Originally Posted by stanger89
I suspect they're both "right", perhaps one in a more technical way and one in a more philosophical way. What I mean is by everything I've been able to gather, the input to the e-shift system is a "4k" (2160p) signal. For the older JVC models, this was scaled inside the projector, with the new ones, it sounds like it can be input directly. e-shift then uses some fancy algorithms to extract two
1920x1080 subframes from the 2160p input and feeds it to the hardware which flashes them each, offset by a half a pixel in each direction.
That's the trade off, the system does create 3840x2160 unique pixels, as in it can render a full 3840x2160 areas of different color on screen. However it cannot directly, uniquely address each of those areas individually. So you won't (I don't think) be able to put up a 1x1 checkerboard grid like you could with a native 4k system, but depending on the algorithm they use to extract the two 1080p subframes they should (and apparently can) produce something significantly better than 1080p with real world content.
This is exactly my understanding as well. If this is how e-shift works then it's 100% incorrect to say that 4K input would be downscaled first, then afterwards converted to e-shift, which is what kraine said. There's no philisophical leeway here.
Originally Posted by stanger89
The thing to remember is that it's likely (almost certain) that neither 1080p subframe is merely a subsampled/downscaled version of the input 2160p signal. Likely the algorithm evaluates each pixel in the 2160p input, along with those around it to figure out what each pixel of each subframe needs to be to create the best output when combined.
Originally Posted by fisher191
I would have thought that kraine is correct - JVC have to downscale because the panels are '2K'. Sure, they can shift them and interlace (if that is the right word), but each frame is going to be downscaled to 1920x1080 because that is the panel's pixel size.
If kraine is right then the 4K input would be downscaled to 1080p first, then afterwards converted to e-shift. This would mean that there wouldn't be *any* benefit to feed 4K into the projector at all. You could just as well let the 4K source downscale to 1080p and feed that to the projector, the end result would be the same.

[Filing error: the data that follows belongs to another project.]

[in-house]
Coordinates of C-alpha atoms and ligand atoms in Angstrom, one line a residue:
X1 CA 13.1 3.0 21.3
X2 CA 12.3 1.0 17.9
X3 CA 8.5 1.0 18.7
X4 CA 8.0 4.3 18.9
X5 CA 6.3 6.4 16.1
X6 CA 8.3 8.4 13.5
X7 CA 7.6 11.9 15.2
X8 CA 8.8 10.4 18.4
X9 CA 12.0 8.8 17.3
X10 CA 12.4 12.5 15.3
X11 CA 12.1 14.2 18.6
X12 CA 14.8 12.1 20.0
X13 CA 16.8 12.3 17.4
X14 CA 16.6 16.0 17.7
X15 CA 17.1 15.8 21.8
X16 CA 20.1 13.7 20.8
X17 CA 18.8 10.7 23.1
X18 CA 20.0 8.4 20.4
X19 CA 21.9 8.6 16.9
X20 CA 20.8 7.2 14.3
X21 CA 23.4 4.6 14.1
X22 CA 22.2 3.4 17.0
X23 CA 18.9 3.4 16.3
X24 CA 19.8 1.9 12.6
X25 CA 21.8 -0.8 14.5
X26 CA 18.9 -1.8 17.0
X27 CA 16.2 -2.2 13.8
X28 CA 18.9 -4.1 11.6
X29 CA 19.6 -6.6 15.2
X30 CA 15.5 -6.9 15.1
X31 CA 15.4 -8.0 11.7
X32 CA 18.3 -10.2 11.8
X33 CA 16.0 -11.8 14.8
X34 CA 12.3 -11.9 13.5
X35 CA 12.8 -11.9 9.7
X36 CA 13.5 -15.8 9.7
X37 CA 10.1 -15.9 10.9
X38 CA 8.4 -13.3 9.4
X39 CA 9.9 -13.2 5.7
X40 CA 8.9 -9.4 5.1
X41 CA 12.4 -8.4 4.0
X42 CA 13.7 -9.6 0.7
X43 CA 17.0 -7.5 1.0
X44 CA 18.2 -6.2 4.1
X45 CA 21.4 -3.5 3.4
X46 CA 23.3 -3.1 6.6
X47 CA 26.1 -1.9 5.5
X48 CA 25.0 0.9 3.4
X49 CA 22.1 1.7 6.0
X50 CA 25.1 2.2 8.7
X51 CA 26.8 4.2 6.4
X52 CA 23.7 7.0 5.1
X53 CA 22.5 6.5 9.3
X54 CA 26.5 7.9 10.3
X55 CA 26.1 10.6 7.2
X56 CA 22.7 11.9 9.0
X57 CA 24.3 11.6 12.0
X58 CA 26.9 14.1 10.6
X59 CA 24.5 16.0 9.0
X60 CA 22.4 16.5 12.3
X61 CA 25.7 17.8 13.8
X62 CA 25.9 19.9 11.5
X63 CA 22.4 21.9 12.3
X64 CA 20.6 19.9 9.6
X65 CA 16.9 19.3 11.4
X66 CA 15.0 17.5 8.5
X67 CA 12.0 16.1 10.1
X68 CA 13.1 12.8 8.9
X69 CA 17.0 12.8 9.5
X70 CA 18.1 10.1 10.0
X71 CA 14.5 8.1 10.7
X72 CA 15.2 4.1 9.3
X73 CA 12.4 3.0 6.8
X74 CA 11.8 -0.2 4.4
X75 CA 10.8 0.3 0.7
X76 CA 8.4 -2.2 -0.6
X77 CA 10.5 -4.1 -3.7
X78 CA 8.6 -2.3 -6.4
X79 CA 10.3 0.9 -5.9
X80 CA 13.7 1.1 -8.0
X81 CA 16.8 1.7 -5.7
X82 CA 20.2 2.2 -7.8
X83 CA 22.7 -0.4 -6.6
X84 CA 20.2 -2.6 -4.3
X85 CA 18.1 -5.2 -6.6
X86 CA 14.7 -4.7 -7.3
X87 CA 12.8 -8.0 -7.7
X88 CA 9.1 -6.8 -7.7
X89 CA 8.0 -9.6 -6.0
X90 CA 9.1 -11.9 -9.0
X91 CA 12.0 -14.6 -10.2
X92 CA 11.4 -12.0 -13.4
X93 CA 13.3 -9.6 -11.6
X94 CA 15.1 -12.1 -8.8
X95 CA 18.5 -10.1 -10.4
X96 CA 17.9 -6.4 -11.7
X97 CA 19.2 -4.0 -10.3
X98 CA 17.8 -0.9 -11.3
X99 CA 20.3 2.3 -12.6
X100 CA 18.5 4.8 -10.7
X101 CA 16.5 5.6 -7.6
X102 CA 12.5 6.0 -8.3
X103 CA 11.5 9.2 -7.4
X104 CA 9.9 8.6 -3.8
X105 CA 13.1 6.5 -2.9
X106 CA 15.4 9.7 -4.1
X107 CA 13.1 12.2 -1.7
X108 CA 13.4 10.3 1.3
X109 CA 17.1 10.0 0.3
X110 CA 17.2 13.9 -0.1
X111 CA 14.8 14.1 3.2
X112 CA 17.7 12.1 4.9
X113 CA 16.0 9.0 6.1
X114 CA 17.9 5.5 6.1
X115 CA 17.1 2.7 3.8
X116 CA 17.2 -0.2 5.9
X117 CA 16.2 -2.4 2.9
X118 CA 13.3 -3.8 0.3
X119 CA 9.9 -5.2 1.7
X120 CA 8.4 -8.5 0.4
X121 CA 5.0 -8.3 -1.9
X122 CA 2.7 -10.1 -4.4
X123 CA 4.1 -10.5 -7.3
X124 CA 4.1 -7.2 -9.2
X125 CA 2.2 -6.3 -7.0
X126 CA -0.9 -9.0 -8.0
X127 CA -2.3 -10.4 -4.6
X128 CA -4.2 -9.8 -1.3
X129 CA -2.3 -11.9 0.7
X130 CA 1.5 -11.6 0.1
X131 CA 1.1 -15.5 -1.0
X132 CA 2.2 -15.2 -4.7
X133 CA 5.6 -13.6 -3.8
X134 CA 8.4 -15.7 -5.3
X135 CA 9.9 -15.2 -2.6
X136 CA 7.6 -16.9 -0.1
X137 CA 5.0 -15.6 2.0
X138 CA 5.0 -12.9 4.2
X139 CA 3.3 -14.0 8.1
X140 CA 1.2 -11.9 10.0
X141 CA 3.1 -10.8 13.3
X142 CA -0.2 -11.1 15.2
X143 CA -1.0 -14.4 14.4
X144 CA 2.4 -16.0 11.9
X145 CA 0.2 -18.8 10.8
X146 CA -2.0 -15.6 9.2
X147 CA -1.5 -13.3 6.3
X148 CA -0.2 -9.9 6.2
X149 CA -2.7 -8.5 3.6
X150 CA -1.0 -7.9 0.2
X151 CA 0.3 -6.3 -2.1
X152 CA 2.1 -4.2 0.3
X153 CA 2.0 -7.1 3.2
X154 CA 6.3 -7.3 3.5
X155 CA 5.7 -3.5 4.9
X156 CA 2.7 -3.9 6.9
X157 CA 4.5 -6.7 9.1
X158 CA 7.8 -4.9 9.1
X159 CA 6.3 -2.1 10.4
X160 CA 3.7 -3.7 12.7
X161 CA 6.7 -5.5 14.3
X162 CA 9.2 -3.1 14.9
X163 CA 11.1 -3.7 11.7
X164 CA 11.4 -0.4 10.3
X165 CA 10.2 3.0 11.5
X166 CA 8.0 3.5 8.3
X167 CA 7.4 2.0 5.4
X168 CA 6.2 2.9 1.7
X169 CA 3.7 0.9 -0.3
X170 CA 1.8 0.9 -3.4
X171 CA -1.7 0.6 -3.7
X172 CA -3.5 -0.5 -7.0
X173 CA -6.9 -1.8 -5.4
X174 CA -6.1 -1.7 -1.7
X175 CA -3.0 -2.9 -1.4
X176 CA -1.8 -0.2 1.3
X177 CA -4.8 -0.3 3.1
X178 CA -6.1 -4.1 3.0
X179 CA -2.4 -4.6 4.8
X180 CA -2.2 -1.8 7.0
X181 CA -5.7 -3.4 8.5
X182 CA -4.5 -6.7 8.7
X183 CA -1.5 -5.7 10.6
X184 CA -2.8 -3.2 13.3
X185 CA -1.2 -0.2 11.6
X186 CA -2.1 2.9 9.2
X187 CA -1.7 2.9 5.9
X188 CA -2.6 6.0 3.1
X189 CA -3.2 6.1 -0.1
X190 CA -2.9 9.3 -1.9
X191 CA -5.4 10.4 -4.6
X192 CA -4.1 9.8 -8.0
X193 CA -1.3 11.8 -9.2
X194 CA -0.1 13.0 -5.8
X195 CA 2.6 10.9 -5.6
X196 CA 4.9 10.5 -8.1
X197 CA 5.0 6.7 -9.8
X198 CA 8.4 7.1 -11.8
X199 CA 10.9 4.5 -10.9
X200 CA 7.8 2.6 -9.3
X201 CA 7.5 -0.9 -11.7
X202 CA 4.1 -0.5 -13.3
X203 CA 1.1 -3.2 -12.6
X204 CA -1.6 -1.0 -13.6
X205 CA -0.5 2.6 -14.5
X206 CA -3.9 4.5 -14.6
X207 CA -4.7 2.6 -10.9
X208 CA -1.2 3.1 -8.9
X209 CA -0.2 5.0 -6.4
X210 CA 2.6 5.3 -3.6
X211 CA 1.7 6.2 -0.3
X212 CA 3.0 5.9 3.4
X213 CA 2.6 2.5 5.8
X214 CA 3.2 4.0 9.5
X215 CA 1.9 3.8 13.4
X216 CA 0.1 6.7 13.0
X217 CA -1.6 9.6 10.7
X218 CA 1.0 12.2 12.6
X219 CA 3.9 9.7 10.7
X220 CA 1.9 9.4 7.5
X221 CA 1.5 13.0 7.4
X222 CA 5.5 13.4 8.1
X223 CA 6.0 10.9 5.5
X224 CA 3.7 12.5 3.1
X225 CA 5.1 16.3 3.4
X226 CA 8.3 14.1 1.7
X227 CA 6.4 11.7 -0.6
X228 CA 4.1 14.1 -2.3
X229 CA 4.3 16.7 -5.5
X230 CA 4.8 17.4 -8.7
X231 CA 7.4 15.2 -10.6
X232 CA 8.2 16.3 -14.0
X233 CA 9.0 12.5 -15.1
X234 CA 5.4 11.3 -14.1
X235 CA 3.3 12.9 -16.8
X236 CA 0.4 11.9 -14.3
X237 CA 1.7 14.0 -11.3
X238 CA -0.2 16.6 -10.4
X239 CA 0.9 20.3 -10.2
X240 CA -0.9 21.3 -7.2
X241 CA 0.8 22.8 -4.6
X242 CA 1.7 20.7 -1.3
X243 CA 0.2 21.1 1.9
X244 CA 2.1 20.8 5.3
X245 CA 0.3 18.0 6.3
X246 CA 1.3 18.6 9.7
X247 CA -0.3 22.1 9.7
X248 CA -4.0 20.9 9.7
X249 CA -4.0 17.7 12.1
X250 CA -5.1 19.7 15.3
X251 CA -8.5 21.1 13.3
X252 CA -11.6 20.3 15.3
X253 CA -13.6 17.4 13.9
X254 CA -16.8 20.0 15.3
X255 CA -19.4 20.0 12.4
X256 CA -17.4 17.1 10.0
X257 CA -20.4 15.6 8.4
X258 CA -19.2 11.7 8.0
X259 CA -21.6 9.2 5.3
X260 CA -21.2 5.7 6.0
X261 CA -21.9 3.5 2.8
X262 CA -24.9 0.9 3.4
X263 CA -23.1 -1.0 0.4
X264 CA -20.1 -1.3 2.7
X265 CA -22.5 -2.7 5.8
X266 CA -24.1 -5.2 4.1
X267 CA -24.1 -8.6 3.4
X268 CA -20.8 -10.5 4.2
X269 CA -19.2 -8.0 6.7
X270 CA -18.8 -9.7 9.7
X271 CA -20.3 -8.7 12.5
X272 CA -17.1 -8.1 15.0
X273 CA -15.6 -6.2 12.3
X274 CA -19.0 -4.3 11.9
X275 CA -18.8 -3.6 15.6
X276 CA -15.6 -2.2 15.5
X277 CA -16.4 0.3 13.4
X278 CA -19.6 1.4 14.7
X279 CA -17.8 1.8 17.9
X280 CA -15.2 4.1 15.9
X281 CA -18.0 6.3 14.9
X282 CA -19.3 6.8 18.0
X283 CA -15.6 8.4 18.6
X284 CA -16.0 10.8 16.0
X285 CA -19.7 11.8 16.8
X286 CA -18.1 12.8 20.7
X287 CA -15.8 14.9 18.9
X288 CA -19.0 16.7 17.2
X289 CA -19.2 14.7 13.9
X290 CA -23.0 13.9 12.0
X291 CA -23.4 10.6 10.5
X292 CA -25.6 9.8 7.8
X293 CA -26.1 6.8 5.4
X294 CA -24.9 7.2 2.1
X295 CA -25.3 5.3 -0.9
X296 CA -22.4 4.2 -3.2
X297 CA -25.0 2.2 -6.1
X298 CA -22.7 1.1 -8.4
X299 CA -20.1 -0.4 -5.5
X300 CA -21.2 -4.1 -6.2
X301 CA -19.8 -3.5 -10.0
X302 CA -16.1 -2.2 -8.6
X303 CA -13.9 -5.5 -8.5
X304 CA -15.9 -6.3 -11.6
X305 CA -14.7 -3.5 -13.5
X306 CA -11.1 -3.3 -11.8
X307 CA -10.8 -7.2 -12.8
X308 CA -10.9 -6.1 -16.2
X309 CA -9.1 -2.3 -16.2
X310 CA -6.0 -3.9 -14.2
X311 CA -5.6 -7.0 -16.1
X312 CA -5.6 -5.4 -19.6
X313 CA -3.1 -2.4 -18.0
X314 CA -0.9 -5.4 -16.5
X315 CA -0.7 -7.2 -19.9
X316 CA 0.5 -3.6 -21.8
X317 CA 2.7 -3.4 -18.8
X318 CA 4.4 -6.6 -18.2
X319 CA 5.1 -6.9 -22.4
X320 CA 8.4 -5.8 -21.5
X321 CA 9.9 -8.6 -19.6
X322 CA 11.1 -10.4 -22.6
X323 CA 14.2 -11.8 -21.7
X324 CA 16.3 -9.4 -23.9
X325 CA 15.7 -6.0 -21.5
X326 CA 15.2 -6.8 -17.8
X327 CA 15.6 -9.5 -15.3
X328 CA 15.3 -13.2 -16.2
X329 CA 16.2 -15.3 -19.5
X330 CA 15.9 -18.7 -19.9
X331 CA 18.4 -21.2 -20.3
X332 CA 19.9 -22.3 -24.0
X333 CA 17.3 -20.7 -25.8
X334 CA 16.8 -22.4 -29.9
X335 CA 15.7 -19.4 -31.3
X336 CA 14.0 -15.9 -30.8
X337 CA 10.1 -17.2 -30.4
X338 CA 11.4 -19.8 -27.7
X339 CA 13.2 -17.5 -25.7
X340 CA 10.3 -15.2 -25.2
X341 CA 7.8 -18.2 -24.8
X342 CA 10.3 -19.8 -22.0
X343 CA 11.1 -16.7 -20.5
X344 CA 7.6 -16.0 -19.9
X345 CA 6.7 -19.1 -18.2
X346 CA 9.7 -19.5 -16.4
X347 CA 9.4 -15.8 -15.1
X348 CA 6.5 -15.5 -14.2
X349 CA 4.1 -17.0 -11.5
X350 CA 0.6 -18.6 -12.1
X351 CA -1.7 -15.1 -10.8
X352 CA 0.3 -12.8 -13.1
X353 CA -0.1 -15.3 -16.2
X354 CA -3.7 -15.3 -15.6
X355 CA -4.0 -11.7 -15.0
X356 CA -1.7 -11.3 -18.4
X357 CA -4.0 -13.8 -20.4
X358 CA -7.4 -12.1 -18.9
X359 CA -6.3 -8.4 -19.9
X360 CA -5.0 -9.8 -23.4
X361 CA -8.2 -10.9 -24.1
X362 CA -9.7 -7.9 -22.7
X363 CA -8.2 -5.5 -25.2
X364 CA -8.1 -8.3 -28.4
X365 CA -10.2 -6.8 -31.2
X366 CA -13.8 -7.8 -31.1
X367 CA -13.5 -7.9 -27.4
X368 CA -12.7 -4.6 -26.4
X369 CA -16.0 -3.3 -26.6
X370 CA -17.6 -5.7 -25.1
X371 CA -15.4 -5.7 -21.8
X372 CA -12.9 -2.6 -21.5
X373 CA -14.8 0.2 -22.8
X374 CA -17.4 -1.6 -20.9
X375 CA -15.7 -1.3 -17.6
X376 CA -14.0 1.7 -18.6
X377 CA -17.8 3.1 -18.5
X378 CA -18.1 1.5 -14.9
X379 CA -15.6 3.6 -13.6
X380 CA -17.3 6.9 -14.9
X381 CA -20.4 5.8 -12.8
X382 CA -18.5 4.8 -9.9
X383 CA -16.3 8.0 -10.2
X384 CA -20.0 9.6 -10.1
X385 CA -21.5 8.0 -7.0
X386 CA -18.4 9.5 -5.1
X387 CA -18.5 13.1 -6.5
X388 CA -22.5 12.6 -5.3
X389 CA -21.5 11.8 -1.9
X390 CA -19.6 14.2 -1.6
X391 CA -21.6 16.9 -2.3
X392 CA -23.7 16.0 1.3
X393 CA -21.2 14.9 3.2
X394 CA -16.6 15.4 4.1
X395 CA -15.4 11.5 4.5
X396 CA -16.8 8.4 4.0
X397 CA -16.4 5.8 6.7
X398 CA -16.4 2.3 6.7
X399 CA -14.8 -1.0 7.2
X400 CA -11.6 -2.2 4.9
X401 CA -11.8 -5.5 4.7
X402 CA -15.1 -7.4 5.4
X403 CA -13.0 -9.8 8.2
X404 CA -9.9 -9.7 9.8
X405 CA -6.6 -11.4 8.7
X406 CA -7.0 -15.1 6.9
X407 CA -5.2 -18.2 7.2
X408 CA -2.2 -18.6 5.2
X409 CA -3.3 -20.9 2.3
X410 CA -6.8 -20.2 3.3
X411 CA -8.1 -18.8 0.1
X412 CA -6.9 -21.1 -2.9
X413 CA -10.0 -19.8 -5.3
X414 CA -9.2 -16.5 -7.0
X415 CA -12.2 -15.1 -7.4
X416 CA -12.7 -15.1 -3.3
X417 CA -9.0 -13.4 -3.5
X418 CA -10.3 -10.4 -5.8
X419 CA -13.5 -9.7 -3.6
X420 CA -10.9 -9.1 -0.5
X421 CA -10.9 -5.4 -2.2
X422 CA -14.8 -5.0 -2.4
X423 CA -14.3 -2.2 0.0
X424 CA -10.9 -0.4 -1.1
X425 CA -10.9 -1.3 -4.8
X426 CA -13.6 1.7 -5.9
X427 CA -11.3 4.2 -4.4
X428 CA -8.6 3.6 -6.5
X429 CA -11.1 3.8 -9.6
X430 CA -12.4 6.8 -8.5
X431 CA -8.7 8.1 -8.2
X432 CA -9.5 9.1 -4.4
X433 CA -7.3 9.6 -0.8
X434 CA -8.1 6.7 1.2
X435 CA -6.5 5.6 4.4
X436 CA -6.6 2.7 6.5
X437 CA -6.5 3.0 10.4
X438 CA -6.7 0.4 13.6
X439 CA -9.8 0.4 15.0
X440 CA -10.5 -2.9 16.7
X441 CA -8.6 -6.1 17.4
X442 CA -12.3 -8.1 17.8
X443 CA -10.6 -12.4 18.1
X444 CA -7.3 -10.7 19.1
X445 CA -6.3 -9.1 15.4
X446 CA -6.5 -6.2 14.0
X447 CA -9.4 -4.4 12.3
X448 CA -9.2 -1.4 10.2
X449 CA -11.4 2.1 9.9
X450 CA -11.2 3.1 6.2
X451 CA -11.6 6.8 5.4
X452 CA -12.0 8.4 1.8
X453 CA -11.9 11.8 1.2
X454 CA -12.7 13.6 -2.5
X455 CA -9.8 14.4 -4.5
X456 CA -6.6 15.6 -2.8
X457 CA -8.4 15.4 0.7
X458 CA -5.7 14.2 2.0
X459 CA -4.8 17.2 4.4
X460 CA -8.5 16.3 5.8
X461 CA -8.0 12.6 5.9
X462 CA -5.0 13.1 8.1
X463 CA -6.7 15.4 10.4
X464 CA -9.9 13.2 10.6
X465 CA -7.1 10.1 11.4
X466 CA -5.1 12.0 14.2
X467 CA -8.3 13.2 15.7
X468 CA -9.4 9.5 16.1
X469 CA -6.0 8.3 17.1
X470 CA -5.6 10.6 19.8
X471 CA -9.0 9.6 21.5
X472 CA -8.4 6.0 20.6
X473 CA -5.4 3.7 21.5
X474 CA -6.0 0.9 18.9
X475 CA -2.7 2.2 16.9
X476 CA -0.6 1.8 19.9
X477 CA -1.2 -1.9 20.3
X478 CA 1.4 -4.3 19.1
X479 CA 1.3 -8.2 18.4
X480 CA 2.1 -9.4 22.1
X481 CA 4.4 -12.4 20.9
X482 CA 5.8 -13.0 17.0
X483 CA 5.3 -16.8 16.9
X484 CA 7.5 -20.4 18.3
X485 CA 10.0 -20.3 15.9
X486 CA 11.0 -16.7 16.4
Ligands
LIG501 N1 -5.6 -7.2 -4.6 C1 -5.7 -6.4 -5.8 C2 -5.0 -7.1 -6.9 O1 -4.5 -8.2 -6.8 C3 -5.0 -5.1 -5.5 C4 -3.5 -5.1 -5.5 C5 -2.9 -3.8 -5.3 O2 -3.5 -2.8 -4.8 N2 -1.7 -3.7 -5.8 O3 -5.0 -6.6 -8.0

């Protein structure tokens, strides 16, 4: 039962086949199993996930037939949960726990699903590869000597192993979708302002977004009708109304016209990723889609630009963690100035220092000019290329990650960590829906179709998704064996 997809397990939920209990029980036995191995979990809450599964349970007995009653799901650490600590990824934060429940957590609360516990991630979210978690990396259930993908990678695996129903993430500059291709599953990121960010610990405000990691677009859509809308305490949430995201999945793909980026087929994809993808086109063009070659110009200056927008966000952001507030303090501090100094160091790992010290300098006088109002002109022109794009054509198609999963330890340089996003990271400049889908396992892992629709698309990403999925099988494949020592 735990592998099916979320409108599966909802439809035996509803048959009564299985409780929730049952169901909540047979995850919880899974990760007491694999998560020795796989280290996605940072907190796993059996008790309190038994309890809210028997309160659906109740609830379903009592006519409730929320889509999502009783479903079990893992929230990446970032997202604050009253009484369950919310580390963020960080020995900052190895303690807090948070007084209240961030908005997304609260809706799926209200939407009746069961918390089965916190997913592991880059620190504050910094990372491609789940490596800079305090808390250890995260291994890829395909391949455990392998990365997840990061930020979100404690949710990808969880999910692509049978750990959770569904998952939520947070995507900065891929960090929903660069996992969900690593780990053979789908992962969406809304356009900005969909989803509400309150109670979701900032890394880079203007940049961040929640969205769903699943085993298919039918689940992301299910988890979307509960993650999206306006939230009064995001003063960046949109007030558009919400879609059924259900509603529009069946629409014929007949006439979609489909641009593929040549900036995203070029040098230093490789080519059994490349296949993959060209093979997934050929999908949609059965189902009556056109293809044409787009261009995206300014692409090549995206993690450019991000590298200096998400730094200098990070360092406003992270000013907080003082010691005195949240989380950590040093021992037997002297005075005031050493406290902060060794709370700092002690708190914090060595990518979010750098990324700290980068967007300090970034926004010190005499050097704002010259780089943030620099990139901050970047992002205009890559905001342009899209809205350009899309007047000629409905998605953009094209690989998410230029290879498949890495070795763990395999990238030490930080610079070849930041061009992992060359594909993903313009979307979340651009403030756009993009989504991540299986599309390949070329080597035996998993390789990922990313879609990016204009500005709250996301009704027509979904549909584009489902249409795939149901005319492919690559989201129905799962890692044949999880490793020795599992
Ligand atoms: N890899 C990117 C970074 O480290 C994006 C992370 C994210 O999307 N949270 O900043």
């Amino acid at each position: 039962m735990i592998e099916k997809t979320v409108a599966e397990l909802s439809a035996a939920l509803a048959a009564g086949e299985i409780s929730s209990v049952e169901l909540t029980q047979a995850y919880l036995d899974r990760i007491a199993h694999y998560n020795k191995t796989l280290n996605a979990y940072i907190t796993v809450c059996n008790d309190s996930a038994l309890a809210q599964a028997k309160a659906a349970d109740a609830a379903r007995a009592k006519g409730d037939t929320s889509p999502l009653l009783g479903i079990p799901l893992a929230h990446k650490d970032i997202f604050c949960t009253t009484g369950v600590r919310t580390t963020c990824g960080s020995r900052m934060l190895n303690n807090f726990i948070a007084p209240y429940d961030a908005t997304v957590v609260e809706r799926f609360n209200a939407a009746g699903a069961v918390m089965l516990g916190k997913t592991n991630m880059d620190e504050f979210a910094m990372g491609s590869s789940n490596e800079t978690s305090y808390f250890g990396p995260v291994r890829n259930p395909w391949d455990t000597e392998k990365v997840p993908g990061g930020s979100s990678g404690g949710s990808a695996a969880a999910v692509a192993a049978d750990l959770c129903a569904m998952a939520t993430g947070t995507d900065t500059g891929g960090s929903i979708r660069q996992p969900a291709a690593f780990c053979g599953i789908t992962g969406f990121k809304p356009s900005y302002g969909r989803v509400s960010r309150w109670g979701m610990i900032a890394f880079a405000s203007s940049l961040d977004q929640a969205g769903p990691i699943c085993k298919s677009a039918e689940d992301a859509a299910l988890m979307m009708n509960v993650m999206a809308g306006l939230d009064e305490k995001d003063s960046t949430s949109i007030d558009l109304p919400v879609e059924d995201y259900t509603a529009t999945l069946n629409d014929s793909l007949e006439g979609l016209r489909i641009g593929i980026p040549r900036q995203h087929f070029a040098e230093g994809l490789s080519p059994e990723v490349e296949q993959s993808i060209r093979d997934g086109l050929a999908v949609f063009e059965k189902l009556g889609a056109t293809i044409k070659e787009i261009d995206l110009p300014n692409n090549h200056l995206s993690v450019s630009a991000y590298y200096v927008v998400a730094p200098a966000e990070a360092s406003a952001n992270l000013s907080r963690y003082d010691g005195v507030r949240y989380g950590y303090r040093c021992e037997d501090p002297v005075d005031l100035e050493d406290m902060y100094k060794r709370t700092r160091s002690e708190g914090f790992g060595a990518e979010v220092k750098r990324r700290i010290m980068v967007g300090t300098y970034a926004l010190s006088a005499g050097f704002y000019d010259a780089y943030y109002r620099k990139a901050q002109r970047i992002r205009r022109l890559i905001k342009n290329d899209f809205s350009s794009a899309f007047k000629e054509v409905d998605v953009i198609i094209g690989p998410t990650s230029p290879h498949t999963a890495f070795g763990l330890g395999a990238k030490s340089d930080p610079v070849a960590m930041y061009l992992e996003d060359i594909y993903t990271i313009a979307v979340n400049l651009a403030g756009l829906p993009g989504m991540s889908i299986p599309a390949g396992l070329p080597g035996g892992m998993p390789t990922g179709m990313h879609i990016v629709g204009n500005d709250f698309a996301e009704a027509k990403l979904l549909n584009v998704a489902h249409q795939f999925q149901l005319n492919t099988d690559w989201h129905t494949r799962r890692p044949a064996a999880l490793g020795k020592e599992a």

This is not likely what is happening (although it is possible, we can't know for sure right now). The more likely technical implementation is that the conversion to e-shift works by taking a 4K video frame, then running some complicated mathematic algorithms on the 4K frame to extract (not downscale!) two separate 1080p subframes which when displayed with a half pixel offset will result in a 4K projected image which "somewhat" approaches the original 4K video frame. Obviously JVC can't control every 4K pixel separately. If they change one 1080p pixel in one of the two extracted 1080p subframes, this will affect four 4K pixels in the final blended 4K image on screen. So the algorithm which extracts the two 1080p subframes will have to take this into account. The final projected 4K image will only be an "approximation" of the original 4K image. But still, it should be possible to achieve some improvement over a simple 1080p image.
So, it is my understanding that the current JVC e-shift projectors are doing this:
(1) a 1080p frame arrives via HDMI
(2) the projector internally upconverts it to 4K
(3) the e-shift algorithm extracts two separate 1080p subframes from the upscaled 4K video frame
Now the new JVC projectors, when fed with a 4K source via HDMI will probably simply skip step (2). So they will probably do this:
(1) a 4K frame arrives via HDMI
(2) the e-shift algorithm extracts two separate 1080p subframes from the 4K video frame
This means that sending the new JVC projectors a native 4K source should look better than sending them a 1080p source.
Of course this is all guess-work, so it might be incorrect. It is possible that kraine is correct, but he's just guessing, too - without saying so!! And that is what I have been critizising. If you guess, you should say so, and not just state your guess as fact.